The deadline for submission of entries is on October 16, 2015; Friday, 5:00 p.m. (Manila time). Details about the contest and how to enter can be found on Canvas’s blog or at their facebook page here. All inquiries should be directed at CANVAS since I’m only doing the paintings and I have no hand whatsoever with the rules.
My friends and I gave a talk at the Philippine Literary Festival held at Raffles Makati last August 30, 2015. With me in the panel were Liza Flores, Ray Sunga, and Sergio Bumatay III. We were a bit surprised by the turnout; we actually expected maybe ten attendees tops.
Liza Flores gave an introduction about our organization Ang Ilustrador ng Kabataan and talked about her process for her recent book “My Big Sister Can See Dragons” written by Rocky Sanchez Tirona and published by Canvas. The book’s development underwent the usual process that a children’s book goes through in the Philippines, wherein a publisher commissions an illustrator to provide images for an existing story. Liza’s illustrations for the book were all large scale papercuts mounted on wood. During the book’s launch, the illustrations were exhibited at the University of the Philippines Vargas Museum.
Sergio Bumatay talked about out his process for his book “May Darating na Trak Bukas” (literally translated as “a truck will arrive tomorrow”) written by National Artist for Literature Virgilio Almario and published by Adarna House. Serj’s experience on the book was a bit different since it didn’t originate from a previously written text. Instead, Serj was asked to develop several studies that can serve as inspiration for a new story. From the studies, Adarna House chose one image for Virgilio Almario to base his text on.
Ray Sunga narrated his personal experiences in being a children’s book illustrator, as well as his process, and his inspirations. He gave insights into what we as illustrators experience in the Philippines (notably how you can’t live on illustrating children’s books alone).
I talked about my research on word and picture interactions in picture books as well as my learnings from a writers and illustrators workshop I attended in Bintan, Indonesia (more about this in a coming blog post). The point of my presentation was underscore our role as co-storytellers in picture books, a fact that many in the local industry may have glossed over because of the preeminence of the purely written text as primary sources of stories.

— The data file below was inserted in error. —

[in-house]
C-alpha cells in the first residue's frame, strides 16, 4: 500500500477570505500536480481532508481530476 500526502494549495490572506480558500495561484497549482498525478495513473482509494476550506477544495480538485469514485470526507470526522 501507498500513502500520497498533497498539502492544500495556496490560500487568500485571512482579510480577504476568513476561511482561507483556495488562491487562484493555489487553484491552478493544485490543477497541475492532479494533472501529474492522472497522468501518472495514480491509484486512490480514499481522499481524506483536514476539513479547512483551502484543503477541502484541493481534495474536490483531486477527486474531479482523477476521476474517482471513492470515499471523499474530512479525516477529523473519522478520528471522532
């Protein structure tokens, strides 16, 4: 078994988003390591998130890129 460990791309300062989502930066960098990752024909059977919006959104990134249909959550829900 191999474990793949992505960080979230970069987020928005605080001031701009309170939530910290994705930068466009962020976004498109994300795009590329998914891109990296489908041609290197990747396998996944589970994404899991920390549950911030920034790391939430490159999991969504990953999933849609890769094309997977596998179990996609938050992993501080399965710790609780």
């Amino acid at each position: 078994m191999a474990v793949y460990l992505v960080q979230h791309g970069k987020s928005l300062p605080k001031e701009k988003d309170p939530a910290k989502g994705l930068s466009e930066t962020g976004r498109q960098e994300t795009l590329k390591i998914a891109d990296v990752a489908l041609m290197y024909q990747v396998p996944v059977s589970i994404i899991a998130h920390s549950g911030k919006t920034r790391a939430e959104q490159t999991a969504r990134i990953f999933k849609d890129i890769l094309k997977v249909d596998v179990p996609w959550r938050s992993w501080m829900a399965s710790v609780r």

The idea of teaching visual storytelling and visual literacy in general seems to be in its nascent stages in the Philippines. Personally, I’ve heard anecdotal evidence that parents shy away from stories that are purely pictorial or at least with very few words. I don’t have the facts as to how visual literacy is being taught in Philippine schools nowadays, but I hope illustrators will have a greater role in shaping the conversation in the future.
I’ve been meaning to blog again for months, but life just got in the way. And as the months rolled on, it became harder and harder to get back into writing in the blog. Well, I hope I can remedy that in the coming months starting with this post, the title of which refers less about about a proclamation of self-encouragement and more about the latest adult coloring in the market.
Recent months have seen an explosion of various adult coloring books in bookstores, and so far the demand just keeps growing. Makes one wonder if everybody is THAT stressed. Hue Can Do It is Summit Books’s entry into the adult coloring book category. It comes in two volumes and features works from over 40 Filipino artists.
The books were launched last August 29, 2015 at The Philippine Literary Festival organized by National Book Store and held at Raffles Makati. Here’s video coverage of the event I found on the internet by Moki Magpantay.
Artists included in the two volumes are Abi Dayacap, Abi Goy, Abi Montana, Alysse Asilo, Angela Taguiang, Apol Sta. Maria, Ariel Santillan, Asa Montenejo, Blic Pinas, Brent Sabas, Camille Chua, Camz Dagal, Clare Magno, Domz Agsaway, Electrolychee, Epjey Pacheco, Fran Alvarez, Frank Perez, Gica Tam, Harry Monzon, Isa Natividad, Jamie Bauza, Jap Mikel, Jaykee Evangelista, JP Cuison, Kay Aranzanso, Koi Carreon, Liza Flores, Manix Abrera, Mawee Borromeo, Mika Bacani, Nelz Yumul, Nicole Lim, Paul Eric Roca, Paulo Correa, Pergy Acuña, Raine Sarmiento, Ray Sunga, Reg Silva, Robx Bautista, Rommel Joson, Sergio Bumatay III, Tasha Rye, and Wiji Lacsamana.
Each Hue Can Do It book is PhP 295 and can be bought at National Bookstore, Fully Booked, Powerbooks, Mini-Stop and 7-11 convenience stores, and Robinsons and SM Department Stores and supermarkets. Visit Summit Books here or Summit Media at their facebook page at http://facebook.com/summitmediaph.
Art Fair Philippines 2015 is happening in 9 days as I write this. I’m part of Canvas Gallery‘s Libro Exhibition, a group exhibit which features artworks inspired by books. I decided to make new book assemblages as my contribution to the show.
I have eight new pieces ready for exhibition. Here are some works-in-progress.
Art Fair Philippines is happening on February 5-8, 2015 at The Link carpark, Makati Avenue, Makati City.